ST. AUGUSTINE, Fla. – Florida Gov. Ron DeSantis signed a bill Friday morning authorizing emergency service vehicles to transport police K-9s for treatment when they are injured “safeguarding our communities.”
The governor signed into law SB 388 that allows ambulances or other emergency vehicles to take a K-9 to be treated at a clinic “if there is no individual requiring the medical attention or transport at that time.”
The governor described the role police K-9s have from responding to fires to finding missing persons to detecting narcotics.
“These K-9s use their unique ability to save lives and to protect the people of our communities throughout Florida and in some cases, they’re the ones to first put their lives on the line as they work to apprehend dangerous suspects in high-intensity situations,” DeSantis said during a news conference in St. Johns County.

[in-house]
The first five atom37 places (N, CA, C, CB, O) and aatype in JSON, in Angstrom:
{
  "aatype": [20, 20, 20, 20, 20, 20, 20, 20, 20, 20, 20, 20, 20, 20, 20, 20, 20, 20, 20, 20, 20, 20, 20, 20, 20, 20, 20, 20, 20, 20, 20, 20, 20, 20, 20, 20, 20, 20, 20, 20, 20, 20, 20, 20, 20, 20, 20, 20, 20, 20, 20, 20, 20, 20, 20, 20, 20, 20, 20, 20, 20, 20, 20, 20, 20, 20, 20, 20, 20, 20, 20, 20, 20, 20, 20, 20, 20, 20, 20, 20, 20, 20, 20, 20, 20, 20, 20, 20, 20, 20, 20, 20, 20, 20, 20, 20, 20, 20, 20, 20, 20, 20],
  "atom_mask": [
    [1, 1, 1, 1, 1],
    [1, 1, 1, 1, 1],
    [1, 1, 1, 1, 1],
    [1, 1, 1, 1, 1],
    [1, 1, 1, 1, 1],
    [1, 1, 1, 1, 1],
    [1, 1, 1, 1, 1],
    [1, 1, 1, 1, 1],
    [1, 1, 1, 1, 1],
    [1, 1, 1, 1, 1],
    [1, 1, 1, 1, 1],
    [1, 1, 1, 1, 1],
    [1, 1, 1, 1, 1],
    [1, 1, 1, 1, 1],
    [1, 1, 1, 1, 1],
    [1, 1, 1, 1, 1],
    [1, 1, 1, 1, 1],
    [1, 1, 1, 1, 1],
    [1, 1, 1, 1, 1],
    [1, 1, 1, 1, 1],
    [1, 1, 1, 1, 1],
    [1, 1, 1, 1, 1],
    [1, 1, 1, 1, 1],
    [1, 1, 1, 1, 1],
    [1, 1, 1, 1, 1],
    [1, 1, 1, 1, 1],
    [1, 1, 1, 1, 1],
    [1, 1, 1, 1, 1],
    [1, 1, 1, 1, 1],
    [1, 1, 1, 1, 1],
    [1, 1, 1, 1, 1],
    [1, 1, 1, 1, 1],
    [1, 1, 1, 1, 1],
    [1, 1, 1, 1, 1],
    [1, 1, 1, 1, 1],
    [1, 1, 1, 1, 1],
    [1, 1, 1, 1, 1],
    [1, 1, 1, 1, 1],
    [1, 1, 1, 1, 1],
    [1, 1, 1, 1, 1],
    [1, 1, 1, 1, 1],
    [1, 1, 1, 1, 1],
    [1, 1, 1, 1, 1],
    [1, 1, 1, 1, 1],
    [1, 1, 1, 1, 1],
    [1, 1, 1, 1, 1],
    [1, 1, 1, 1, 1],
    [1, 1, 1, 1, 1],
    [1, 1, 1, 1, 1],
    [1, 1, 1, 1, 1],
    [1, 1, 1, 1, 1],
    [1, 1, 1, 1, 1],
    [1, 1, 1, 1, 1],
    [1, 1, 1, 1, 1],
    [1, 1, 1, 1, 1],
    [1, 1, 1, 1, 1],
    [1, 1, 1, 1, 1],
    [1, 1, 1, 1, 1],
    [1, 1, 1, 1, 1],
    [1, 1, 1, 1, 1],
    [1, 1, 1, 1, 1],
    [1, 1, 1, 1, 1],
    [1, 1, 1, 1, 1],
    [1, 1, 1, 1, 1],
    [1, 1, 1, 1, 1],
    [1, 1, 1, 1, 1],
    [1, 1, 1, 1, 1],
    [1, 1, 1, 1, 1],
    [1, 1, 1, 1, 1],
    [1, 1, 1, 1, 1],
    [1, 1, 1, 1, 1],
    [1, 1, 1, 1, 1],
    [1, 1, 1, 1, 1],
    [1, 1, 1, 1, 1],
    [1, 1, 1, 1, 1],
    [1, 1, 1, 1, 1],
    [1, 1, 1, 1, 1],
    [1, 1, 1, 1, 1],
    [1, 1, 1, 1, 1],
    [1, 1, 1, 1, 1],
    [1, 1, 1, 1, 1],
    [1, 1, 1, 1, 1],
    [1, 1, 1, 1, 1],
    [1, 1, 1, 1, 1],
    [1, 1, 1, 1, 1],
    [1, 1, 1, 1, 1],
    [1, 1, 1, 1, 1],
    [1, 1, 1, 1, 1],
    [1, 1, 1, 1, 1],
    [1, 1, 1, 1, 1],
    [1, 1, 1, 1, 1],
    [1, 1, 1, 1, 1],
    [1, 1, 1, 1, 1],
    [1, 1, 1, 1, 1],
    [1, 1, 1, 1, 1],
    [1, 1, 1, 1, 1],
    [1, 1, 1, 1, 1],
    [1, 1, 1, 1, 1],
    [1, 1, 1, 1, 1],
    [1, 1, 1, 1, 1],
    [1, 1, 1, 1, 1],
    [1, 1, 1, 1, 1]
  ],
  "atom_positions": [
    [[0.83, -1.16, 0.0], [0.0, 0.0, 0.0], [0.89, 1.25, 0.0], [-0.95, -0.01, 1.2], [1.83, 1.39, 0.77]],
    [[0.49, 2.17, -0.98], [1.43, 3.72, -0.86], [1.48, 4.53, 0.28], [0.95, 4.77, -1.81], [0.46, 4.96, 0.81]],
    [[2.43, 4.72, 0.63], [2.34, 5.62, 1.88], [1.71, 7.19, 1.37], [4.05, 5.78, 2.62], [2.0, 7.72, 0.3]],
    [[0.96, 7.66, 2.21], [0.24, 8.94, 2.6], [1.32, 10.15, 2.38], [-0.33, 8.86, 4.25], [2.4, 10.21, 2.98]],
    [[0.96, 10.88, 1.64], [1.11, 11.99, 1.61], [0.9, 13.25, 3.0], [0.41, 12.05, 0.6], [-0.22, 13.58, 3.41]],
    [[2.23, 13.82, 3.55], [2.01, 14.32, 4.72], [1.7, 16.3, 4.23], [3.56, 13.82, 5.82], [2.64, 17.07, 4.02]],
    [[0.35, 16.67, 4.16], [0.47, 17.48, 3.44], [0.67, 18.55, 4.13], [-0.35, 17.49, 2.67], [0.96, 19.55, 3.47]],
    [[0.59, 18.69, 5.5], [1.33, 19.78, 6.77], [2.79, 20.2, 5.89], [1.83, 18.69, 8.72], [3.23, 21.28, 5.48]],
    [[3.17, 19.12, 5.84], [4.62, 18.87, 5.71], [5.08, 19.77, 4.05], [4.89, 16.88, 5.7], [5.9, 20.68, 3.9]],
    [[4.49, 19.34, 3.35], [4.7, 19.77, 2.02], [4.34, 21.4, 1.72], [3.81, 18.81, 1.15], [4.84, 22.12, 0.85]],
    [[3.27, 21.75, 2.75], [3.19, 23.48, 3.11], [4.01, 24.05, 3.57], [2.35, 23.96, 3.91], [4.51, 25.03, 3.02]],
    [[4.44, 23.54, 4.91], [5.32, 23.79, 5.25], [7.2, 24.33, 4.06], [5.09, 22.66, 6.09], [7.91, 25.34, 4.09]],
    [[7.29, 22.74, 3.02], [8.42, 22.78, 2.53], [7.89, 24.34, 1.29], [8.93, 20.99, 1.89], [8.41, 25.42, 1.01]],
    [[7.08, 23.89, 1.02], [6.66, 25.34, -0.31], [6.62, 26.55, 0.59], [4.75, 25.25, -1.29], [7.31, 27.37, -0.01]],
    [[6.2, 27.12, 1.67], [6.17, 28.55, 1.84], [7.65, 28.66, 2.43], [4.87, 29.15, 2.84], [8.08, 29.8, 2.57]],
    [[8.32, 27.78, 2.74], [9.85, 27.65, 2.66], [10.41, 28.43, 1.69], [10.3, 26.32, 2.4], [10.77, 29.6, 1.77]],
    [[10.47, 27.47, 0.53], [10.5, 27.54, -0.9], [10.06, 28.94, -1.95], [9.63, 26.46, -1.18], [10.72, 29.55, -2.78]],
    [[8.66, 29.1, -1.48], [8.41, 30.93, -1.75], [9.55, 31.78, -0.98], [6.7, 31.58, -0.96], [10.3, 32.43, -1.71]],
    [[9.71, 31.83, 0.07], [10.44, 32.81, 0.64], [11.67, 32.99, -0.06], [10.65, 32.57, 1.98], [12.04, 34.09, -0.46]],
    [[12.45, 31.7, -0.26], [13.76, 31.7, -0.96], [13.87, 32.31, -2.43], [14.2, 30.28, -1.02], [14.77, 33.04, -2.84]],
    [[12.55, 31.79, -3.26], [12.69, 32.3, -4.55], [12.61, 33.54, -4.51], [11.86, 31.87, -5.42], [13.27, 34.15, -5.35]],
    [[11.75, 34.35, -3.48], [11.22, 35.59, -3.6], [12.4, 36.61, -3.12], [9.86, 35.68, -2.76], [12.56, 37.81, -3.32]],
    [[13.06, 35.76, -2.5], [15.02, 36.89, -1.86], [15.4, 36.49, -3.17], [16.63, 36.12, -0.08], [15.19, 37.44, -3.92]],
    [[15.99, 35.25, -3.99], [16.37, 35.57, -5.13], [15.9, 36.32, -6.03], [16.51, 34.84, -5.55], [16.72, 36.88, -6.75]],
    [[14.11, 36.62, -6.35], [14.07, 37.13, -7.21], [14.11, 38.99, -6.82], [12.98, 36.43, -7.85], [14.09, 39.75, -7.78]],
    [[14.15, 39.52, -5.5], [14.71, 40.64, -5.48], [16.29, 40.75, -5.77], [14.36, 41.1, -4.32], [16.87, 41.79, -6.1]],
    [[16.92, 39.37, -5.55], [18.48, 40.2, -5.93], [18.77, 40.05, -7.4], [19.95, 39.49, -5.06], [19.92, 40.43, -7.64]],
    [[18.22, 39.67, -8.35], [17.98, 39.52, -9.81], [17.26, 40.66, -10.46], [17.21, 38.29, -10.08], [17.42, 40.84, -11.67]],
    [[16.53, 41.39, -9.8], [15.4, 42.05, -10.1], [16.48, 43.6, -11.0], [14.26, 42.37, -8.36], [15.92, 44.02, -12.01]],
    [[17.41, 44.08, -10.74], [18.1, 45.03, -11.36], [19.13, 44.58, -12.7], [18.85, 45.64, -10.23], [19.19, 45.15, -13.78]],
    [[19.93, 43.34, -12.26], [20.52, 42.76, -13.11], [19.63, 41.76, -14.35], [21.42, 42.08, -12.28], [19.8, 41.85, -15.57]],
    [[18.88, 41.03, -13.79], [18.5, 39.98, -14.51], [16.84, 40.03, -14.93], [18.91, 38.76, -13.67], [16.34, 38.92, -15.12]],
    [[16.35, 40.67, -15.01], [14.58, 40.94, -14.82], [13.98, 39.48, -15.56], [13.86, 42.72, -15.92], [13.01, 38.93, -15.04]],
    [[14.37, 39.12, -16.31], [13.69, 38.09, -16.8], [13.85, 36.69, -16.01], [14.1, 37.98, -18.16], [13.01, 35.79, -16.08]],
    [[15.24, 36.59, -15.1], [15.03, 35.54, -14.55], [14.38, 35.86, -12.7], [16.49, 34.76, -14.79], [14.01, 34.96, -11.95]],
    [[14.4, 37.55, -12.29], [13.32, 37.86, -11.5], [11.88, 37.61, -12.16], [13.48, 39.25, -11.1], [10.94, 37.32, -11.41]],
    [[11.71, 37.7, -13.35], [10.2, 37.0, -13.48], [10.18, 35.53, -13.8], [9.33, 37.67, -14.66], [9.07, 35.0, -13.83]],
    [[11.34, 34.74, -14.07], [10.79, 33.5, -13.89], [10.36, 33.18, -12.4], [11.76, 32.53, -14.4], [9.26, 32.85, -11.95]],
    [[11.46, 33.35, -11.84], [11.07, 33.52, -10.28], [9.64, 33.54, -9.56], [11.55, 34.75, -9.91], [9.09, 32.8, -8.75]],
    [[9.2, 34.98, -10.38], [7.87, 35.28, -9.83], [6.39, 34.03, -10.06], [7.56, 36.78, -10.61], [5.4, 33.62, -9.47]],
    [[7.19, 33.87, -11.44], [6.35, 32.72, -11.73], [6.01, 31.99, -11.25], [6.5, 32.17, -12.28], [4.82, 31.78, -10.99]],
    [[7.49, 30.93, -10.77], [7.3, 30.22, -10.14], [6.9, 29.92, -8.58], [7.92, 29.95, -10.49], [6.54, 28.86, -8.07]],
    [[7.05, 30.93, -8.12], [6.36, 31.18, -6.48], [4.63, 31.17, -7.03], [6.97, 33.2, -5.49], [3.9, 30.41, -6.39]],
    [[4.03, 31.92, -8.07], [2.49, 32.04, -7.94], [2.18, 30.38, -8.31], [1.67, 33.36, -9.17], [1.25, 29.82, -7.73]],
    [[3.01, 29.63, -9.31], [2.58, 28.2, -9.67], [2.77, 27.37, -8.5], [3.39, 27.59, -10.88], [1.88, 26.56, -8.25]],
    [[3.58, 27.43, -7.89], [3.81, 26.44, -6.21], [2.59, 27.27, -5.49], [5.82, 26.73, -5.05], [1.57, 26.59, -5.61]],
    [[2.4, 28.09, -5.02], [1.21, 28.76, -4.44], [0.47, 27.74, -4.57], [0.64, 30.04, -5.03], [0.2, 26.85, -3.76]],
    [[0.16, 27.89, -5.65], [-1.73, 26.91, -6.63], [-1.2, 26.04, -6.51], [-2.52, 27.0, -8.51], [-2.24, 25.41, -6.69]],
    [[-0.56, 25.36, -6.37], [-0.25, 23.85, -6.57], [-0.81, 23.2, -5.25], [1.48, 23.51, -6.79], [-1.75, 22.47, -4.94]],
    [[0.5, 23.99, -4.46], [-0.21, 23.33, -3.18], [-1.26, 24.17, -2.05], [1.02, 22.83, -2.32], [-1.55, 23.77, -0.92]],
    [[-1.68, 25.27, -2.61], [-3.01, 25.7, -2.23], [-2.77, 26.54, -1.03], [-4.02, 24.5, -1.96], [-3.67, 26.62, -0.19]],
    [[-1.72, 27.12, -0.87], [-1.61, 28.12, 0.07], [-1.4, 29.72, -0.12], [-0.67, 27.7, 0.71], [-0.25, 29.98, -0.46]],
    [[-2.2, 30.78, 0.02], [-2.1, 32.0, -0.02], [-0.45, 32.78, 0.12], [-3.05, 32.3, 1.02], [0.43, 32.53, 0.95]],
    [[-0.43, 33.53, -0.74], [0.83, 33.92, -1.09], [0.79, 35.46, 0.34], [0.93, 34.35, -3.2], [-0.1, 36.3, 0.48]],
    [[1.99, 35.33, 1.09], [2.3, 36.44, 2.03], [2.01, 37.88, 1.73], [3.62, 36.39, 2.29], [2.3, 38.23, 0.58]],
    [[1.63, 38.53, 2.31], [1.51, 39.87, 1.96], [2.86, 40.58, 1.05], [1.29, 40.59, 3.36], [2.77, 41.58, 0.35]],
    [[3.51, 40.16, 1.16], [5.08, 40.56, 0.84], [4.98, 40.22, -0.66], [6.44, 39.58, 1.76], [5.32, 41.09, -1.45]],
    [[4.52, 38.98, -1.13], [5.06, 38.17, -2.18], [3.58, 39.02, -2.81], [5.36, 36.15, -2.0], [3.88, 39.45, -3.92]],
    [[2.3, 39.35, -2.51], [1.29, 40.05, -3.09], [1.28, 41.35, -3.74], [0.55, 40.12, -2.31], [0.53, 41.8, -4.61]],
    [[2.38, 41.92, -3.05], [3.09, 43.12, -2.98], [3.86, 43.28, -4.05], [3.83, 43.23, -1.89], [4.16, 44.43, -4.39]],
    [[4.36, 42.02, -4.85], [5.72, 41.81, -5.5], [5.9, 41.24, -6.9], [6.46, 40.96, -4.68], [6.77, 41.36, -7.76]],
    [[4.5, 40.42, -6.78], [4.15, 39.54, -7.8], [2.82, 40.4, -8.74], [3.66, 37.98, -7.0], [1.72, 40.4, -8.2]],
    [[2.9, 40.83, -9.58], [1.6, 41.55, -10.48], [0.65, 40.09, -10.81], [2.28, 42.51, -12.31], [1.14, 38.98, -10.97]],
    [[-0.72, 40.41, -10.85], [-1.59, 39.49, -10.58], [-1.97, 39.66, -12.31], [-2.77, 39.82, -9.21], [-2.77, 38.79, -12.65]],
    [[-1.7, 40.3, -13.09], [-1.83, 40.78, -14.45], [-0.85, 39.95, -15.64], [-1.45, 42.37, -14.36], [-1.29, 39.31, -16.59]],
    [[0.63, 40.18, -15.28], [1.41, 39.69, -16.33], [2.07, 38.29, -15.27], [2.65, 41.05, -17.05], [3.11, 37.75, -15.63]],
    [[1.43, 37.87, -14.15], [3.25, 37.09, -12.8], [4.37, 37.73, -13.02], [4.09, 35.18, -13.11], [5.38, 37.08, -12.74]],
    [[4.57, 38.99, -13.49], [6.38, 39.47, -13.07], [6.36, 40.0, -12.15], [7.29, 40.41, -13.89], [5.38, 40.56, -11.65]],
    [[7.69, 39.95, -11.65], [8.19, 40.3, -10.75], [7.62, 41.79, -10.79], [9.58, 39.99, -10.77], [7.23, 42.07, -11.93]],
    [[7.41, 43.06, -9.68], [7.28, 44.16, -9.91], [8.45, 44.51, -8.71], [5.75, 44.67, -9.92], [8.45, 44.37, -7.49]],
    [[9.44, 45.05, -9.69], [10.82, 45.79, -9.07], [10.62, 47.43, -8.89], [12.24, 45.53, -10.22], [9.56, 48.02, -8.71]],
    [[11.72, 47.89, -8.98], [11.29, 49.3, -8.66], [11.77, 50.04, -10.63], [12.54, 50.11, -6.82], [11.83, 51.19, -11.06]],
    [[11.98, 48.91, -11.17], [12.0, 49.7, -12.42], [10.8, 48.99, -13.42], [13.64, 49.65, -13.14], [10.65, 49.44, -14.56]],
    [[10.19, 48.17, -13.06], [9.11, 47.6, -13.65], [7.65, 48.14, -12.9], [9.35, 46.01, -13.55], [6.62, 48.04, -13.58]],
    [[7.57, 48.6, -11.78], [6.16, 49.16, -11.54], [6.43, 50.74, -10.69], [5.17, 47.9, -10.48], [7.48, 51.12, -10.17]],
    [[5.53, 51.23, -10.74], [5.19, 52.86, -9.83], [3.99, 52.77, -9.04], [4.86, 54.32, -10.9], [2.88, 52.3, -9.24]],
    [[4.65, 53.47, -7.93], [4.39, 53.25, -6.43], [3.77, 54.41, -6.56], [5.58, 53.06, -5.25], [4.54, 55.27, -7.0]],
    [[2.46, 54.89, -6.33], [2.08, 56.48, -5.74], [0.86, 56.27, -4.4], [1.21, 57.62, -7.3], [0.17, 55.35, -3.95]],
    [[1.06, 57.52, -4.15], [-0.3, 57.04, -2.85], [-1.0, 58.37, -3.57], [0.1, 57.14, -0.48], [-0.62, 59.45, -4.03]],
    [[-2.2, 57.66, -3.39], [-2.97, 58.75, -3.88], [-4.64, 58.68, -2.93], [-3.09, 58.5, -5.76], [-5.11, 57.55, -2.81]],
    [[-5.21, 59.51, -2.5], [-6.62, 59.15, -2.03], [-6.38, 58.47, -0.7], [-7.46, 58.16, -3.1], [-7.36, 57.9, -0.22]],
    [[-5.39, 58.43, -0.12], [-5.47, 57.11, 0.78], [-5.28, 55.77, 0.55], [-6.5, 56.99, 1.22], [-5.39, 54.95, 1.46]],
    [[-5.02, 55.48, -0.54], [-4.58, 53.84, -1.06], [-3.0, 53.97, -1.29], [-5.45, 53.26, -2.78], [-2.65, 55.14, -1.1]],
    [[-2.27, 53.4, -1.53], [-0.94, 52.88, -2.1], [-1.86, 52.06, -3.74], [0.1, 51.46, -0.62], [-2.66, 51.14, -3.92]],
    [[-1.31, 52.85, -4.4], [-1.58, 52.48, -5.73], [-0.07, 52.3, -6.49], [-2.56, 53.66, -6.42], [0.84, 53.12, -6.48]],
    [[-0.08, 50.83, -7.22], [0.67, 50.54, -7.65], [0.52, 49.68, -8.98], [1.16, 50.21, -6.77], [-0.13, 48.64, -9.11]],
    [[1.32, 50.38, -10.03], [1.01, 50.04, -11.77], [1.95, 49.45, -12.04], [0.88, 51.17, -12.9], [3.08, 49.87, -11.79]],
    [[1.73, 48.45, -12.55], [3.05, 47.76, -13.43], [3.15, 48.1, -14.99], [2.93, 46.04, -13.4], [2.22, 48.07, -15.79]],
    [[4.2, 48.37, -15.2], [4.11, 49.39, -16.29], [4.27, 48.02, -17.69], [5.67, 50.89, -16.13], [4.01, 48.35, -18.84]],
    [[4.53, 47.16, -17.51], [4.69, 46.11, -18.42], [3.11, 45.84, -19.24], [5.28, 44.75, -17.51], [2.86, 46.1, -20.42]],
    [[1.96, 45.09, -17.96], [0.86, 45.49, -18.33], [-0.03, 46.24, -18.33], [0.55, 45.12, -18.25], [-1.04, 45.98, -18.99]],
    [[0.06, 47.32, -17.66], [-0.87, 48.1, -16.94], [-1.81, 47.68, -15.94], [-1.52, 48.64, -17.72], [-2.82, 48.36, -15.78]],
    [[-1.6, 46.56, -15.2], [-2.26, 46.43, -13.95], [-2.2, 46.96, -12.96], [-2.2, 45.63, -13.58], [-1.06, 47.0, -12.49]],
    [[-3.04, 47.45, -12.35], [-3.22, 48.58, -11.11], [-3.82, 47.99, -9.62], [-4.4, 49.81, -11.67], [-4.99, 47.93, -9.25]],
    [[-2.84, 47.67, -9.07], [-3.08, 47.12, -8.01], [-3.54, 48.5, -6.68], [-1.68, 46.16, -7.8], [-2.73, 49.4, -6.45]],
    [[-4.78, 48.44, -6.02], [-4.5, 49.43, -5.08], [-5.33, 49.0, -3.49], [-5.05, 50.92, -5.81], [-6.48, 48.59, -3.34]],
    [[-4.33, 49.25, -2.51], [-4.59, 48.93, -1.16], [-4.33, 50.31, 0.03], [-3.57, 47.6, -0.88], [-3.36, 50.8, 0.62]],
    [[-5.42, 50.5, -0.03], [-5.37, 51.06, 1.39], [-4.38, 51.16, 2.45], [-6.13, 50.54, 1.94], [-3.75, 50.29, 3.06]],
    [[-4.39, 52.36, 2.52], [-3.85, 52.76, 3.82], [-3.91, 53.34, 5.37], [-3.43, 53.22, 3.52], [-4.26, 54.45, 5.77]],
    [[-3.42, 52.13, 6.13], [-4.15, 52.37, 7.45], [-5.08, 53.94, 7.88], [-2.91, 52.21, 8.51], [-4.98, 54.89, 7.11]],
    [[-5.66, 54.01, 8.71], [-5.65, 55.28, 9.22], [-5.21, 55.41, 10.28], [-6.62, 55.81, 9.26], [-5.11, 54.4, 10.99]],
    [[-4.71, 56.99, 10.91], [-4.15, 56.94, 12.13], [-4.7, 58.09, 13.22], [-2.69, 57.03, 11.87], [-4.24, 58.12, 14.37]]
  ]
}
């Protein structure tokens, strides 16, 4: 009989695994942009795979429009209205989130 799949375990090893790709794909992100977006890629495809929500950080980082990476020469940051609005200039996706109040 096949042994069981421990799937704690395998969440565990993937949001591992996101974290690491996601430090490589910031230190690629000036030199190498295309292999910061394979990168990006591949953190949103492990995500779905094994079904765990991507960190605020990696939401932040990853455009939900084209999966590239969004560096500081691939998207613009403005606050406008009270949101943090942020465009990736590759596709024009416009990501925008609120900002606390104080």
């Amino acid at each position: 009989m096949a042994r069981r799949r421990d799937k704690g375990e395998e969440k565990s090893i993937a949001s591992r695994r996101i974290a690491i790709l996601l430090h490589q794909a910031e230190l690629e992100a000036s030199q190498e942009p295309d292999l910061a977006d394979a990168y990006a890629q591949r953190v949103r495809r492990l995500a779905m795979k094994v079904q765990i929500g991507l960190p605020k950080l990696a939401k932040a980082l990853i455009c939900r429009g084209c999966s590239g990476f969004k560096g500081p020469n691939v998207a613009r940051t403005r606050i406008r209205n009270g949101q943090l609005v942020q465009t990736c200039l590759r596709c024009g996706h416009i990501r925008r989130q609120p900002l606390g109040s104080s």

St. John’s County Sheriff Robert Harwick joined the governor for the bill signing, describing police dogs as partners to law enforcement and saying they’re “men and women just like us.”
“They’re deputy sheriffs, they’re investigators, they’re fire marshals, they’re detectives, they are part of our profession,” he said. “And to stand here today with senate bill 388 and have it going into actually law, is so important for us to show the important partnership that we play here in the state of Florida with our brothers and sisters that stand behind me.”
This bill signing adds to the protection of K-9s after the governor signed SB 96 into law in 2019, which elevated the consequence people faced if they killed or caused bodily harm to police dogs or horses from third-degree felony to a second-degree felony. Backers of SB 96 pushed for the change in part as a reaction to the death of Fang, a 3-year-old member of the Jacksonville Sheriff’s Office canine unit shot by a teenager fleeing after carjacking two women at a gas station.
The new law will go into effect July 1.
The event follows the governor’s roundtable on red tide he hosted Thursday, discussing with researchers the future of mitigation in the state and developments in technology. He reiterated the importance of mitigation as the state’s economy heavily relies on tourism.